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Bike Share Program Launched in San Francisco Bay Area

Pedal power!!! Wohoo!!!  San Francisco is getting greener and healthier by the minute with the new bike share program launched last Thursday! What’s a great w



It’s likely you’re here because you are invested in your community and the environment. However, sometimes making a difference in what seems like an unchanging pattern of environmental issues is daunting. Strike that, it’s daunting all the time. Being a concerned person is easily overwhelming; I, for one, sometimes glance at people who live their lives in an eco-forward way in wonder.

How can they do that? What makes them not want to throw up their organic-soil stained hands in exasperation and give up? How are they walking around in hemp pants and keeping a garden in the backyard, and why are they whistling?


There’s a Banana Republic right next door, look at all the people going into it!

Don’t they see it??? Am I blind?

Well, now that I’ve sufficiently torn apart your (my?) inner monologues, how about we pick apart this feeling of being powerless? Because really, step back, and get some perspective – There is so much wrong with this notion. You are not helpless! So where does this idea come from? First off, let’s start with this: you care about the Earth. However, “The Earth” is kind of an abstract concept. (Stay with me here.)

We all know it’s what we’re standing on, but when you envision changing a globe filled with trillions of people, it’s an impossible feat. You have to go smaller, within both action and thought. Begin by conceptualizing your community as the surroundings and people immediately around you, in your town or city. Make your goal, your attack plan if you will, to become invested in the health and growth of this community.

The good news is that San Francisco has a wide variety of ways to get involved; the city is known for its sustainable initiatives. Check out the Partnership for Sustainable Development Foundation’s website, and a site tailored to SF, SF Better Streets, which helps residents become more active in the process of their neighborhood street improvements. SPUR, is a self-declared “member supported nonprofit,” which lists and engages its members in all sorts of amazing environmental clean-up projects.

Like…Really, I just discovered this website and I’m jealous. It’s community of members who join, for a fee – although there is a sliding scale available and if you are a student or do not have full time work, your fee is much lower.

They have their own newsletter, a listing of updated local events, speeches, and forums you can attend, as well as their own physical gallery that hosts exhibitions. A list of community projects and other initiatives are available, including opportunities like their “Ocean Beach Master Plan,” which works to battle coastline erosion caused by city developments.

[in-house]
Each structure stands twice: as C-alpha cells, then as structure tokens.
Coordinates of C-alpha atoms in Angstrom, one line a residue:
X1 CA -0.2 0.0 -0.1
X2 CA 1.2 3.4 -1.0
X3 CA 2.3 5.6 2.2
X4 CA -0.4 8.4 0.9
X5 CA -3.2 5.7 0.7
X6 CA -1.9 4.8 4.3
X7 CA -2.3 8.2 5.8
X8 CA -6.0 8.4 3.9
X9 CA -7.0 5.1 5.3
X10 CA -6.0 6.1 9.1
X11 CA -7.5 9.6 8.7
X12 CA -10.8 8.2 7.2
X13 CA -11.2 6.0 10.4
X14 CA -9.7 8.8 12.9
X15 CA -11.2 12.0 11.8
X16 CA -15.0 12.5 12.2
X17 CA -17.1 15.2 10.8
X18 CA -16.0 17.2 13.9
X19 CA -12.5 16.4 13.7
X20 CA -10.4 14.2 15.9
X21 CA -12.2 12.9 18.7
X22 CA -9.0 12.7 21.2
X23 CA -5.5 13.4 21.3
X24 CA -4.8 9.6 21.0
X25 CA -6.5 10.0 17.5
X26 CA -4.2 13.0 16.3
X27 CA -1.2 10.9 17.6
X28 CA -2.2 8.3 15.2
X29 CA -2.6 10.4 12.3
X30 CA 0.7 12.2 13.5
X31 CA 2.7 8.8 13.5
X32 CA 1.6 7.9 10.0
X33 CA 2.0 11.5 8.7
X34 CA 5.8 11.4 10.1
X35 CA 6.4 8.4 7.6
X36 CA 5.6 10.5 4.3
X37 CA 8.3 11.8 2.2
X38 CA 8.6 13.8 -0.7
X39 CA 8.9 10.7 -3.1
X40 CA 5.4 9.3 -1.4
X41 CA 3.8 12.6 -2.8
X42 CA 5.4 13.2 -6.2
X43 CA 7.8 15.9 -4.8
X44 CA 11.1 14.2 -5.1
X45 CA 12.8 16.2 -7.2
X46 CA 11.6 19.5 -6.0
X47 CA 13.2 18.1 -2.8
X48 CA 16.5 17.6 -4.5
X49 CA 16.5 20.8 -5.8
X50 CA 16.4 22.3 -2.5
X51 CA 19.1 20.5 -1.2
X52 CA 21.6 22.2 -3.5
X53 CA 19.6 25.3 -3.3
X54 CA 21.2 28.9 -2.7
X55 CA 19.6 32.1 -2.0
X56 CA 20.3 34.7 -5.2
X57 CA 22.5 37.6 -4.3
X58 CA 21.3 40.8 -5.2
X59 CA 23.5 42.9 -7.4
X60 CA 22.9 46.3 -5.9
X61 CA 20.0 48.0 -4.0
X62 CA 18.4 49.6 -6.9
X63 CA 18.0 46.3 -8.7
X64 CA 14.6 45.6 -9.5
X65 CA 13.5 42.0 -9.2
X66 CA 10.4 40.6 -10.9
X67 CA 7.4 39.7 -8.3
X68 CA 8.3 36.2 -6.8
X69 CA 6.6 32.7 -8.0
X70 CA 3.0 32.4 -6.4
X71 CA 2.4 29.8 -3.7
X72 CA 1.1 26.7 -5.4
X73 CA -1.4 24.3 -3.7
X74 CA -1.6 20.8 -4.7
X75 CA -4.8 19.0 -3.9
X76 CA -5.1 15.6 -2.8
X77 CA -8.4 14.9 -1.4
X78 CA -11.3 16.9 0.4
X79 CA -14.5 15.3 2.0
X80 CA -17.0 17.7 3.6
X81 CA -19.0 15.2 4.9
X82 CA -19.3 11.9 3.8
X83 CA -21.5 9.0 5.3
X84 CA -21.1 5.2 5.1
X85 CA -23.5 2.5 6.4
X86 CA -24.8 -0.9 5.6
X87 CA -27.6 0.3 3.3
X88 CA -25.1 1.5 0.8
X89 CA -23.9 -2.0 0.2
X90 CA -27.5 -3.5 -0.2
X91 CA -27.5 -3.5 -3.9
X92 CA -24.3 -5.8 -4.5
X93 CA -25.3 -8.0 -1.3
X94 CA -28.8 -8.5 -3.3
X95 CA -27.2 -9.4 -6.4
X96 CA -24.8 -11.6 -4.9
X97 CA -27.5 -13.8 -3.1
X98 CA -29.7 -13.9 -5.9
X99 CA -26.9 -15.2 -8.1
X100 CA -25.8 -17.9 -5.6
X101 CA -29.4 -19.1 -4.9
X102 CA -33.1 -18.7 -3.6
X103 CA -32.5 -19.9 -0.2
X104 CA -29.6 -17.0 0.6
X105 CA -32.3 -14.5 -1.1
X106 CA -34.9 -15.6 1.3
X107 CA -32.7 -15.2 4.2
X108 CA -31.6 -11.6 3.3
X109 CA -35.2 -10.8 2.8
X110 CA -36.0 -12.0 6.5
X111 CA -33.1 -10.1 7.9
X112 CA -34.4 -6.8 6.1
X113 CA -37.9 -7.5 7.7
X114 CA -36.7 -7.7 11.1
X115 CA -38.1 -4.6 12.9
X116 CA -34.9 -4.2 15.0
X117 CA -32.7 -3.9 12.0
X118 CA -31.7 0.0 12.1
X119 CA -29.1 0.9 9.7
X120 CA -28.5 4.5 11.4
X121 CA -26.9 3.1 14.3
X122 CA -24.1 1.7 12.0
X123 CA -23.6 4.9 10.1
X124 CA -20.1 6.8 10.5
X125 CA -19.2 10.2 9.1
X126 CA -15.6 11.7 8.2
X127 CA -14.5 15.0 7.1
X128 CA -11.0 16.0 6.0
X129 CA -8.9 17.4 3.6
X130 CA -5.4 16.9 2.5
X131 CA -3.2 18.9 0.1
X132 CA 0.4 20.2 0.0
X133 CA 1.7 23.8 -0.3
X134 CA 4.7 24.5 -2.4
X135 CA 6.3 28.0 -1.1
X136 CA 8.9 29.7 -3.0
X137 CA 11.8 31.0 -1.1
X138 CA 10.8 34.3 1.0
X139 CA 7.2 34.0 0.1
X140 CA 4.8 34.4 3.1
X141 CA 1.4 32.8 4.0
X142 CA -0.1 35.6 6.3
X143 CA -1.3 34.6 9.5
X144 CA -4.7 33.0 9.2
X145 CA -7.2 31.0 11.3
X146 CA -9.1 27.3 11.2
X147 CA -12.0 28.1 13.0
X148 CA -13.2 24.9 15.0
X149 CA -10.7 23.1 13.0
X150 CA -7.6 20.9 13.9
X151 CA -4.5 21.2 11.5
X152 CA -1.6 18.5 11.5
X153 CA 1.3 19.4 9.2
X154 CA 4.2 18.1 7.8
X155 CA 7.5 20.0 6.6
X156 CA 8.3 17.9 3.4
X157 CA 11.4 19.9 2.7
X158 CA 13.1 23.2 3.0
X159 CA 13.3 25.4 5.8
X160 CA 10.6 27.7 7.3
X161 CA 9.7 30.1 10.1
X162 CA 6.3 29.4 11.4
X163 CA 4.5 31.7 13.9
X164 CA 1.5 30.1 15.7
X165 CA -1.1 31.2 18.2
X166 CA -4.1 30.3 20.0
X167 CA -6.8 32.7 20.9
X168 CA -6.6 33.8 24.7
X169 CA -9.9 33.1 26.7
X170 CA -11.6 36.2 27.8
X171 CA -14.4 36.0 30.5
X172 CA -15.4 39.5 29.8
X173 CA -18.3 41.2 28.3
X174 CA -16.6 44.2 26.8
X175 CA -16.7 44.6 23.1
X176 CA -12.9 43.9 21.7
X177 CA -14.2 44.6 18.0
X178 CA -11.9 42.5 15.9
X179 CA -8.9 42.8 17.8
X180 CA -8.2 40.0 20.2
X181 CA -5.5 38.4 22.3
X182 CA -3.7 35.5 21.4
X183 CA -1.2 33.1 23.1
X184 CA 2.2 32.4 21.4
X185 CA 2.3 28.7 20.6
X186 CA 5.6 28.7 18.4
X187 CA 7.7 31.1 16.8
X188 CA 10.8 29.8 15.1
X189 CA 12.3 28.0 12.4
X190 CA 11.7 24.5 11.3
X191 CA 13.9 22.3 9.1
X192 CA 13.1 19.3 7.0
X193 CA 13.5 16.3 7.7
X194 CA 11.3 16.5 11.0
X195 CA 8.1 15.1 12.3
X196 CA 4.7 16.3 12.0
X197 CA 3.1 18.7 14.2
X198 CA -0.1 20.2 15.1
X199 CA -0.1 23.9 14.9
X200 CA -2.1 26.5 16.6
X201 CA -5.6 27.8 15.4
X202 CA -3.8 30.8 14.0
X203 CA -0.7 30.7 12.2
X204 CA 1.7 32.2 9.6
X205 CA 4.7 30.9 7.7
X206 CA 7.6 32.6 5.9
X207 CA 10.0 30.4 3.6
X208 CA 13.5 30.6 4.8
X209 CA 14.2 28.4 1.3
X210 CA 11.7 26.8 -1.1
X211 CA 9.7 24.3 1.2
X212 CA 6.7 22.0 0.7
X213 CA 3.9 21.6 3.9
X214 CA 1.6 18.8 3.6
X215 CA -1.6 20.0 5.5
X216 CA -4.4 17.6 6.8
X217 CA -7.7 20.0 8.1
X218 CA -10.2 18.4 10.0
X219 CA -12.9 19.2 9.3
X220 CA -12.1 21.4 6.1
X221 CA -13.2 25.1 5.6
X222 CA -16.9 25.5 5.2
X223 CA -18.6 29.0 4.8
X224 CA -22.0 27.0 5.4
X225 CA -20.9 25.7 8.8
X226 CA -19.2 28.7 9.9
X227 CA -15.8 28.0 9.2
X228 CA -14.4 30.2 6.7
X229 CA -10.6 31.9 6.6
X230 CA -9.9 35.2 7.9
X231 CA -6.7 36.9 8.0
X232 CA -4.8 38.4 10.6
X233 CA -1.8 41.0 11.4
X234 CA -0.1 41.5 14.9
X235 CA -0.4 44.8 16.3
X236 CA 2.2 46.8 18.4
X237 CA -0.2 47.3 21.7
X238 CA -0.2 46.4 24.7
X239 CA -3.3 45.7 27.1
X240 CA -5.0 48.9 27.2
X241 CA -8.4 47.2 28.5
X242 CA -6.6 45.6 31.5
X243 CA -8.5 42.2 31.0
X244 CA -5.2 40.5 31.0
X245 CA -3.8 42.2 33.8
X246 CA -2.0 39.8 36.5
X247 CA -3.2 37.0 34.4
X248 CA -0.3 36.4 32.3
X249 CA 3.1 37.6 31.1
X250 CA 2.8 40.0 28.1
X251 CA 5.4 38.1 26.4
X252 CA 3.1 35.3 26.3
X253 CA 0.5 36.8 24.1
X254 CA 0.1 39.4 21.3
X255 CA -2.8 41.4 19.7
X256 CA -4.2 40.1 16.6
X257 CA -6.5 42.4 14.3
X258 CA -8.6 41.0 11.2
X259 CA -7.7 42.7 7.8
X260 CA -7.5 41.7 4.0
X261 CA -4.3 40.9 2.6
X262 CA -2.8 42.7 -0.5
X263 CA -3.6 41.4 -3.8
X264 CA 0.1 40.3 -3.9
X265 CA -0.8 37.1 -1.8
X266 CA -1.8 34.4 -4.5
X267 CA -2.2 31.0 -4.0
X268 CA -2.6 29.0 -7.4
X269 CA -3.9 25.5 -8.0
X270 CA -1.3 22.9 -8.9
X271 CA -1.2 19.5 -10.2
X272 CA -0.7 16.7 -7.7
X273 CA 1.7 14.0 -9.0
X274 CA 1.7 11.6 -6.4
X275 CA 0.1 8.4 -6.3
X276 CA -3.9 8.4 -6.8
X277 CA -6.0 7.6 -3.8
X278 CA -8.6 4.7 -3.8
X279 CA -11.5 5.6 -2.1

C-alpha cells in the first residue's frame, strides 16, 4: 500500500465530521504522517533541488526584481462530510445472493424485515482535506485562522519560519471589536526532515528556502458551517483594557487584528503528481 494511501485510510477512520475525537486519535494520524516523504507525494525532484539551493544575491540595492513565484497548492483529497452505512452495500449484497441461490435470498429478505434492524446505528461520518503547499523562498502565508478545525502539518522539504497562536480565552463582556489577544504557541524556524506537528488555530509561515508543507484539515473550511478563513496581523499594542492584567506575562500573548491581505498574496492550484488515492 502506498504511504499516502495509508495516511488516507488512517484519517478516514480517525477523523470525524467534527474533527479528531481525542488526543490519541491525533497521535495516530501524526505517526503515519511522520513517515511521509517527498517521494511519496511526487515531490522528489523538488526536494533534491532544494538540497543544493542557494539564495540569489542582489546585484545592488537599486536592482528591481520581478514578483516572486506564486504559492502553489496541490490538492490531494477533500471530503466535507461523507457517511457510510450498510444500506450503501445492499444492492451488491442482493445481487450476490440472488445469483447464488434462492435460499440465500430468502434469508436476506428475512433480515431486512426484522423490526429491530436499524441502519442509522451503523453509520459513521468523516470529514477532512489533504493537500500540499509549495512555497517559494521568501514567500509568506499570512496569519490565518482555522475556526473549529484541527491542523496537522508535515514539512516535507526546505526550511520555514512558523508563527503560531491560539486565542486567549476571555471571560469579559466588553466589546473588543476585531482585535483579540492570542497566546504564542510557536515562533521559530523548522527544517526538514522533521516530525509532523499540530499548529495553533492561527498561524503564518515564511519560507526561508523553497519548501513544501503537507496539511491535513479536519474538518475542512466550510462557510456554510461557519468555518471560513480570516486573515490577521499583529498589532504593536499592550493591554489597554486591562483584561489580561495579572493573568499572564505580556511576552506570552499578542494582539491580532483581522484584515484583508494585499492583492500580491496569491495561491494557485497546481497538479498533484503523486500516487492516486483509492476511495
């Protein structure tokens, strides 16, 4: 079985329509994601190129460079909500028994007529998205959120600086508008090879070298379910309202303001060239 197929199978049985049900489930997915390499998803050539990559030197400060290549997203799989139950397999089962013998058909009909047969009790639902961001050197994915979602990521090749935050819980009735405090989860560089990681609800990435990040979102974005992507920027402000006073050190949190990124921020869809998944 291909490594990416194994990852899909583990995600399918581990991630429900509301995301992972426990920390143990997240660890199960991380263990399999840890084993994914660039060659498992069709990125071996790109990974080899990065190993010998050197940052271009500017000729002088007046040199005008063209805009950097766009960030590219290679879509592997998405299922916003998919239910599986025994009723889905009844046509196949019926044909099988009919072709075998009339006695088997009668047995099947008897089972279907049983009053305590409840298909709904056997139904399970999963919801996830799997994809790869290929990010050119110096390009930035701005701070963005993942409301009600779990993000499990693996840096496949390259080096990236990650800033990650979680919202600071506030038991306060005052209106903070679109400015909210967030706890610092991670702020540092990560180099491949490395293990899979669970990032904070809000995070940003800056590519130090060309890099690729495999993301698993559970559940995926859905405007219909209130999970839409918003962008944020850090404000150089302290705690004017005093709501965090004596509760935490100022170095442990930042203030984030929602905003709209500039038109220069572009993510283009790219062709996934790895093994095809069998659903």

If you’re not from or living in San Fransisco, many of these options still apply, and in regards to the specific ones that don’t, there are other options available. Volunteer for local projects like Adopt-a-Stream to clean up nearby bodies of water, Adopt-a-Highway, or your local equivalent. In searching for these types of projects, the Internet is your best friend. (As usual). If you type in your city, and something along the lines of “Sustainable Development,” a plethora of options will pop up. If something isn’t readily available, create it yourself.

For example, your town is likely to have a department in local government that deals with environmental issues, or a forestry department, a parks and streams department, and so forth. For instance, SF has a planning department. On the very first page, public hearings and events you can attend are listed. Take the initiative yourself, contact them, ask for volunteer opportunities and make it clear that you are excited, competent, and ready to work.

Most organizations love volunteers – free labor – and if this turns out to be the case, you’re golden. Go a step further, continue to search out opportunities, and involve your local institutions, like schools and places of worship. Introduce the project you are involved in, or one that is recruiting, to your children’s school.

Elementary school-aged children especially are eager to do things involving the outdoors, and by involving them at a young age, you are encouraging life-long valuing of environmental care. In these ways, you will not only tangibly boost your community, you will be a granted your own benefits.

Volunteering is known to give individuals greater feelings of confidence, self-efficacy, and efficiency. In short, you will feel like you are making a difference to “The Earth” by focusing on your local ECO-mmunity, and you actually will be. Trust us <3.


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